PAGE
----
The Seeker

Recently, I learned about a legendary salesman the Sales Guru. They say he could sell snow to penguins in Antarctica. They say his genius stems from his charm as a crackerjack storyteller. He is a master at building meaningful and lasting relationships. He’s also known to mentor others.

I decided if he is that good I need to find him and find a way to learn from him.

Eventually, I located him in Boston. Week after week I called, emailed, snail- mailed, even FedExed my request for a meeting. My middle name is Persistence.

Finally, I scored an appointment with the Sales Guru for 7:30 this morning.

* * * *

I have no idea what he’s like. Or even what he looks like. All I heard is that he’s a charming, no-nonsense straight-shooter. What do I say? What do I ask?

Helen, his pleasant matronly secretary, ushers me into a light-filled, elegant yet simple and tastefully decorated office. There is no clutter. Contemporary paintings in muted pastel tones dominate the room. An exquisite hand-crafted oak desk stands out.

What strikes me is the lack of technology. There is no computer visible or the typical clutter of chargers for smart phones and laptops.  Not even a laptop.

I have no idea what to expect. All I know is he consistently closes major deals. … He’s successful in just about all industries.

On the hour, this old guy enters the room. He’s dressed in black slacks and a black turtleneck. This really sets off his wild white hair. His face is full and unlined. He moves with the ease and strength of a much younger man. I ask myself, “Is this character the Sales Guru?”

He sits down in his fancy chrome trimmed Aeron chair. A powerful, resonant voice booms out, “The only reason I agreed to a meeting is because of your persistence. What are your expectations?”

To my surprise, I respond timidly. I can’t grasp what is going on for me because the last thing I am is timid. “I want to become a master at the art of sales.”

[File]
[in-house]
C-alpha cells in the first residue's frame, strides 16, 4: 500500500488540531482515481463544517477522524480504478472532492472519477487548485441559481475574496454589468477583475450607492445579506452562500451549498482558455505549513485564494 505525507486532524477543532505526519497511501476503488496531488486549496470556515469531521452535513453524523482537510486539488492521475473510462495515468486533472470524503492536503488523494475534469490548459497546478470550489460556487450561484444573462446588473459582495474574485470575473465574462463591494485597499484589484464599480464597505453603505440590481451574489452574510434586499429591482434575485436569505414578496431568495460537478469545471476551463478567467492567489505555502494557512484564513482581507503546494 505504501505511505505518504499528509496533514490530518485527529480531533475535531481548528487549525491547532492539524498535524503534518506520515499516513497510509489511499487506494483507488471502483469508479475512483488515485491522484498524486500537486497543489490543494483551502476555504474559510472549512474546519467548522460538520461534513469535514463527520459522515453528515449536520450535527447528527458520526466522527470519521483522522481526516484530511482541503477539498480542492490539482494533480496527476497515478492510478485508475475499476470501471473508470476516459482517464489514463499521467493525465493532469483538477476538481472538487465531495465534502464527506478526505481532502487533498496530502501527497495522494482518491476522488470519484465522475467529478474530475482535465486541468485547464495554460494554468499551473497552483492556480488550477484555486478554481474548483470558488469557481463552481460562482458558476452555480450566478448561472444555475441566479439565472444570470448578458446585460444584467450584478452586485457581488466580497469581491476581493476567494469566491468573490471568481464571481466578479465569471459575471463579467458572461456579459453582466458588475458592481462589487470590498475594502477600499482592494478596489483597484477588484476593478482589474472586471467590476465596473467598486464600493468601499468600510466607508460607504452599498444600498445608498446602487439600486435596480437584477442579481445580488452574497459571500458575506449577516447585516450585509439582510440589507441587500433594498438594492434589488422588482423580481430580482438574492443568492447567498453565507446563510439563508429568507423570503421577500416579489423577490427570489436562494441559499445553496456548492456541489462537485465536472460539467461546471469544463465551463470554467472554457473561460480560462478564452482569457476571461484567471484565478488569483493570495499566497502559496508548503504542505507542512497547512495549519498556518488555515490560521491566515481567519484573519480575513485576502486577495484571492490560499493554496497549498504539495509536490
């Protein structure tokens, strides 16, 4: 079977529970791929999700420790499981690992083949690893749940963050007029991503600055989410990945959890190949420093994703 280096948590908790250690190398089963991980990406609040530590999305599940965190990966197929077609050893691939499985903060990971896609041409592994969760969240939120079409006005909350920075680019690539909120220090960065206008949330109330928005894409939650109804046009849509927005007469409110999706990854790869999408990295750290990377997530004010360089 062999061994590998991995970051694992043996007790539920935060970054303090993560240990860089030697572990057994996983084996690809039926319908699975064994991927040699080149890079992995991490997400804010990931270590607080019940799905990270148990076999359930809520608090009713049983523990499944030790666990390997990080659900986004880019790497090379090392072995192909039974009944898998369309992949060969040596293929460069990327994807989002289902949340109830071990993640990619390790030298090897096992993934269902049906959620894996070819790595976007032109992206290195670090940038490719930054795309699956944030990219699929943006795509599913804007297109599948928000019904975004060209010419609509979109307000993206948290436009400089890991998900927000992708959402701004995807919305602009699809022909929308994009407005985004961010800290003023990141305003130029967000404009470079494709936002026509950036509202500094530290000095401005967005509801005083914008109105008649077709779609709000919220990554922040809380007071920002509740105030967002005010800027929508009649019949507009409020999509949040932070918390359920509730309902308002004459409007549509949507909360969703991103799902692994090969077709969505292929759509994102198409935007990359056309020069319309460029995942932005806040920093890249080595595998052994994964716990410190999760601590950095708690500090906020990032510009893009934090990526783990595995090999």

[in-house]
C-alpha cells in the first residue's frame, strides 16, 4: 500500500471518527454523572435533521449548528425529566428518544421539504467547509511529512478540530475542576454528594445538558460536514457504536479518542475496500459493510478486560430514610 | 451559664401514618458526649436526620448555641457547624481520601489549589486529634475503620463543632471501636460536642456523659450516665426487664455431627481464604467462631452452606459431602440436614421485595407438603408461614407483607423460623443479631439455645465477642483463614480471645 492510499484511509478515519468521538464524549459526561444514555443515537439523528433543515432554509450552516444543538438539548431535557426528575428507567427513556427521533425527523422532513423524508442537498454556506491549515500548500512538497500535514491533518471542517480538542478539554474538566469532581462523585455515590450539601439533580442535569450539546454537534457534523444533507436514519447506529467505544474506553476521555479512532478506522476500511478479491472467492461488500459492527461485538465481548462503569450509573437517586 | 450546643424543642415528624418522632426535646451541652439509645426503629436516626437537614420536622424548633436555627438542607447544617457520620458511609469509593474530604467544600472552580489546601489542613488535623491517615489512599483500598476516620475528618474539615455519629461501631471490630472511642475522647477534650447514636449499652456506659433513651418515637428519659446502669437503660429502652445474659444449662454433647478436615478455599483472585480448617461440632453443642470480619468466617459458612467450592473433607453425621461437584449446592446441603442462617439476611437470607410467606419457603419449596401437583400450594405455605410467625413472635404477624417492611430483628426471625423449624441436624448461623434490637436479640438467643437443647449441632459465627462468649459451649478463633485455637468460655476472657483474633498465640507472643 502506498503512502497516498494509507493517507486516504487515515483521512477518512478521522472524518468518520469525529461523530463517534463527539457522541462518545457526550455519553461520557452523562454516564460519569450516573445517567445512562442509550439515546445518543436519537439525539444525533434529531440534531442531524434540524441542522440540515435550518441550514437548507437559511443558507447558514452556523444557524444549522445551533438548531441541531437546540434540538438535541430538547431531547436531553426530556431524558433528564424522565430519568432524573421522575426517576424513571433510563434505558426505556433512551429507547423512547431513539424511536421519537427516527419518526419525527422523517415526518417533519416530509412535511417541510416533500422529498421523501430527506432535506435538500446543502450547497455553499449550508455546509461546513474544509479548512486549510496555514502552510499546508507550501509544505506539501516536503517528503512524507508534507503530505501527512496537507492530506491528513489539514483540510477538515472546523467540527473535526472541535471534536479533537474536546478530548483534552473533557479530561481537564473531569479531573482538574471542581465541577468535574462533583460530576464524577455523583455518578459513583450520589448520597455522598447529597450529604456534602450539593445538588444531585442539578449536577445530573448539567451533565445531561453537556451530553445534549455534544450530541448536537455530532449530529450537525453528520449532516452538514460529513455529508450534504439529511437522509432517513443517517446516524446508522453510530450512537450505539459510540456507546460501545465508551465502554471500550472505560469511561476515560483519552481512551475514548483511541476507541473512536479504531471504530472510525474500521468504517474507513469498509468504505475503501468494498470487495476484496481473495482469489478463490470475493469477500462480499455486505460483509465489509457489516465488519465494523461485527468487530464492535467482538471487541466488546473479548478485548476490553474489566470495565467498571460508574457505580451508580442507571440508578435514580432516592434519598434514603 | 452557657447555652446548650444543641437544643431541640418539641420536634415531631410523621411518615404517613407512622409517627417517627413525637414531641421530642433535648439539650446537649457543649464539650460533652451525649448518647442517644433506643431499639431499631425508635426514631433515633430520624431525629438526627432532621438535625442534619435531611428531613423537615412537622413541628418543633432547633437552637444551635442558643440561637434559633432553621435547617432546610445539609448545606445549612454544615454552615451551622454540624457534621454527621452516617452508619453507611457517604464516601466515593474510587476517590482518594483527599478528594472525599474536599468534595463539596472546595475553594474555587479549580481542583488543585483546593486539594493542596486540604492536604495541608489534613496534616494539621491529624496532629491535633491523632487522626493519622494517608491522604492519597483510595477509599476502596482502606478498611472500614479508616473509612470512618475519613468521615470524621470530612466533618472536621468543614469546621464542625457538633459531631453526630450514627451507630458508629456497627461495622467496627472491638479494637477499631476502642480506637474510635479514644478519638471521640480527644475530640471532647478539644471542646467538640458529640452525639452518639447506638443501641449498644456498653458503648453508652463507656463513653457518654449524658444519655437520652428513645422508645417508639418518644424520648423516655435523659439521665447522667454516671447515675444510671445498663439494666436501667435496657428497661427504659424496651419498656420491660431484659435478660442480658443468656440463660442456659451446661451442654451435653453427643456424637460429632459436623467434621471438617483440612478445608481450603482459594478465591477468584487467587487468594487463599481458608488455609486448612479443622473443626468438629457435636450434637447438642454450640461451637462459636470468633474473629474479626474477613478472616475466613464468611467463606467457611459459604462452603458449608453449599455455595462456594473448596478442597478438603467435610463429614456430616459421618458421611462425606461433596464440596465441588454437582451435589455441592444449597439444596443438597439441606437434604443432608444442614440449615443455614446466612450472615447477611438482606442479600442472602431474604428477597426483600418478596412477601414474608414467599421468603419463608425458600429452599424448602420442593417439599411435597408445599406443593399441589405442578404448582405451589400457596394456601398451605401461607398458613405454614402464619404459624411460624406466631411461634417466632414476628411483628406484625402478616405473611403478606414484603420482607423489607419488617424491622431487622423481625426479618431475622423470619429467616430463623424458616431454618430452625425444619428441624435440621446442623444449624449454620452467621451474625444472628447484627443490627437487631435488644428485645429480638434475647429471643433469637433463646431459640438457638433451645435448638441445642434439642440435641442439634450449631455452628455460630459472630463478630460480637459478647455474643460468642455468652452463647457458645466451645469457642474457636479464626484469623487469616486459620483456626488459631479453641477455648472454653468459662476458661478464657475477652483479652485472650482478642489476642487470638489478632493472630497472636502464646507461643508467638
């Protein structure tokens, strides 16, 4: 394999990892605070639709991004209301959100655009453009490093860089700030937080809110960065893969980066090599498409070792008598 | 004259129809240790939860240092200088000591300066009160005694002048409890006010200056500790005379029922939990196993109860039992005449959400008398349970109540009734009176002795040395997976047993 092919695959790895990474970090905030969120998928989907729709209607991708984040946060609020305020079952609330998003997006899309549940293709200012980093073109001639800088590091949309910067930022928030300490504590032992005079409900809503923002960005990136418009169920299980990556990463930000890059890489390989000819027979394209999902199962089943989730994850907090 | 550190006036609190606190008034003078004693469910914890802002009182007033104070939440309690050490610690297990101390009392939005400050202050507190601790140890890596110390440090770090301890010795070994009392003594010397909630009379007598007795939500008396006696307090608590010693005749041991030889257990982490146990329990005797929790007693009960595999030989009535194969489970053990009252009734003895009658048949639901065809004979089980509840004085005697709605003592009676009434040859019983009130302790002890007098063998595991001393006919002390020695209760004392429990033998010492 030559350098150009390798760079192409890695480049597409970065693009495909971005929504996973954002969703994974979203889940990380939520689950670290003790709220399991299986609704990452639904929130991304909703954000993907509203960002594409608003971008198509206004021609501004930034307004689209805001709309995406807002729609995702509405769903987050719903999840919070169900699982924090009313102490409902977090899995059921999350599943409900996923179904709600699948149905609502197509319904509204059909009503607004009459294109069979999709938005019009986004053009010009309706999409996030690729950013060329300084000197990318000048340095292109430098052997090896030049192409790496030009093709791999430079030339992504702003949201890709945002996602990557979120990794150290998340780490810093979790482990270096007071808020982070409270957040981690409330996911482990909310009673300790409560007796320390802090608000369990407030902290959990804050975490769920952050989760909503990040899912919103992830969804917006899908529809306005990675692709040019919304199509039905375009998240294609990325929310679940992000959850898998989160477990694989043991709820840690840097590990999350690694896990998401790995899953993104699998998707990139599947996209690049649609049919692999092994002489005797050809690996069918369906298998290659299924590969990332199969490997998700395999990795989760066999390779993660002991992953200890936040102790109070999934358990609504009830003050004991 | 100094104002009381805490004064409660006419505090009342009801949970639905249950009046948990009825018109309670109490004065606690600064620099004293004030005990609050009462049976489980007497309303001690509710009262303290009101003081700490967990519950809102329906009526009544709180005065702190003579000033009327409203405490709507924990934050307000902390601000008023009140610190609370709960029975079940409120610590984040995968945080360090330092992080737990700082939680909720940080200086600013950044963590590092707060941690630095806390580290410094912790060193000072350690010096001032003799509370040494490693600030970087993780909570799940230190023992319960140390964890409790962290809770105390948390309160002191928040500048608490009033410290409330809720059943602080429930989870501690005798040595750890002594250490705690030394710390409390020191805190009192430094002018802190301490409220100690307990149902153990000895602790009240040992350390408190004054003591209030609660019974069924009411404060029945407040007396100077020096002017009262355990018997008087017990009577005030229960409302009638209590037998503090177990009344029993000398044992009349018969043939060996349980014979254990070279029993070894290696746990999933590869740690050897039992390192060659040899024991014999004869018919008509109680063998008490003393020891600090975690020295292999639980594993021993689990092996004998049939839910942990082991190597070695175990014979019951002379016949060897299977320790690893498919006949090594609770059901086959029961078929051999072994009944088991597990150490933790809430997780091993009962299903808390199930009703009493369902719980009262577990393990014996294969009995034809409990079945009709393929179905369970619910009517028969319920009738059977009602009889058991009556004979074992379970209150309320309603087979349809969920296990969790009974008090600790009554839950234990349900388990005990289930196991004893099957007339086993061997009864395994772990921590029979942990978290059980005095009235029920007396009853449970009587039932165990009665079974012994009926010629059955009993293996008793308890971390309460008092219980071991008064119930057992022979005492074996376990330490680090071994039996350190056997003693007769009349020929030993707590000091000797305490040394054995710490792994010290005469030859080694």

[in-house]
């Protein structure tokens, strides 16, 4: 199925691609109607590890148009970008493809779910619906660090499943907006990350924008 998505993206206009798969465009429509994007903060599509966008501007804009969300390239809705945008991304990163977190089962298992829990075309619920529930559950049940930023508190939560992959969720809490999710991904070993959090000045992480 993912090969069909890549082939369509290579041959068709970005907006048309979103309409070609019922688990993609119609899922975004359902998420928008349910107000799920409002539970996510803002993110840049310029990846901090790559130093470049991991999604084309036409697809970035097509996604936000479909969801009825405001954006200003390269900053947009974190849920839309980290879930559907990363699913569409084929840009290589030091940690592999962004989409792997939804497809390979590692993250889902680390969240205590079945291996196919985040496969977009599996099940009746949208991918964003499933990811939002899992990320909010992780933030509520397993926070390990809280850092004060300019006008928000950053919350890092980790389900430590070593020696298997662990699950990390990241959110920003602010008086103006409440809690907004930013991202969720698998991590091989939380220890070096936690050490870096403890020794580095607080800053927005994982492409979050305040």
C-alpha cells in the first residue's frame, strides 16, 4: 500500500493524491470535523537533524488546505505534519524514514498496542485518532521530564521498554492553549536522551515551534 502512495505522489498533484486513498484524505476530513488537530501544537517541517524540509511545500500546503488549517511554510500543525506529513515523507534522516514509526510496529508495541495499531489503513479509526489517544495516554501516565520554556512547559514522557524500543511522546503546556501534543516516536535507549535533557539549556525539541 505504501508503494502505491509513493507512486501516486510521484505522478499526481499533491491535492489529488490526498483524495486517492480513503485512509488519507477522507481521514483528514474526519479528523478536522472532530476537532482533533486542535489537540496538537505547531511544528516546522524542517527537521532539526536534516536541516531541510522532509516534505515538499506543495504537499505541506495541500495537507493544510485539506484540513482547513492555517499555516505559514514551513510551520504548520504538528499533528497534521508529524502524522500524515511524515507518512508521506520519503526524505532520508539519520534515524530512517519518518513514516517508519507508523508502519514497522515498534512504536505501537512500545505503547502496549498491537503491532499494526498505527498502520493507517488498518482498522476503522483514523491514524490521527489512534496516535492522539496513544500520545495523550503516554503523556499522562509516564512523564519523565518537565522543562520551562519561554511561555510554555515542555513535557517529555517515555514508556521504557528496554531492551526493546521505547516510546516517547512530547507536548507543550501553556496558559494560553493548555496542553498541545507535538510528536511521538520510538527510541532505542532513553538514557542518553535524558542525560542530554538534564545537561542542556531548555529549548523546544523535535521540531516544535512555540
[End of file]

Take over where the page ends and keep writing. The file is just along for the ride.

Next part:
He fixes his poker-face gaze on me and is silent for what seems like an eternity. I can’t read him. I can’t tell if he is offended, amused or angry.

The Sales Guru breaks the silence. “So you came looking for a solution on how to be the best. Are you familiar with the old story of the Royal Archer who travels a kingdom seeking complete mastery in archery? He too was seeking perfection and a competitive edge.”

This is hardly the response I expected. I am puzzled. What does archery have to do with sales? I summon my strength to eke out a soft “no.”

* * * *

…The Sales Guru finishes the story and asks, “Do you understand?”

* * * *


“What personal assets do you have that separate you from your competition in your highly commoditized marketplace? What mojo do you command besides your arsenal of digital tools? What training have you done on how to effectively communicate and emotionally connect with a prospect?”

* * * *

The Sales Guru sits silently breathing deeply. He stares straight at me. The longer he sits without speaking or moving the tenser I become.  Scattered thoughts swirl around in my head: Will he help me? What am I doing here? What is it I need to learn? All he has told me is a story about an archer seeking perfection.

I try again, “Will you mentor me?”

Finally, he moves without speaking. Opens his desk drawer. Removes a pad of lined paper and a wooden yellow pencil and proceeds to write. The sound of a pencil scratching against the paper is out of place in this contemporary office. He stands up and pushes the paper across the desk and says. “If you are serious about conquering the wind….”

With that, he strides out of the room. No goodbye. No handshake. He leaves me sitting there with a piece of paper in my hand.

I stare at dust motes floating in the shaft of sunlight streaming through the window. That warm light is a stark contrast to the Sales Guru’s cold exit.

Finally, I read the paper:
Cory Stuart
21 Beacon Street
One hour from now.

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Copyright© June 2010 by Larry Blumsack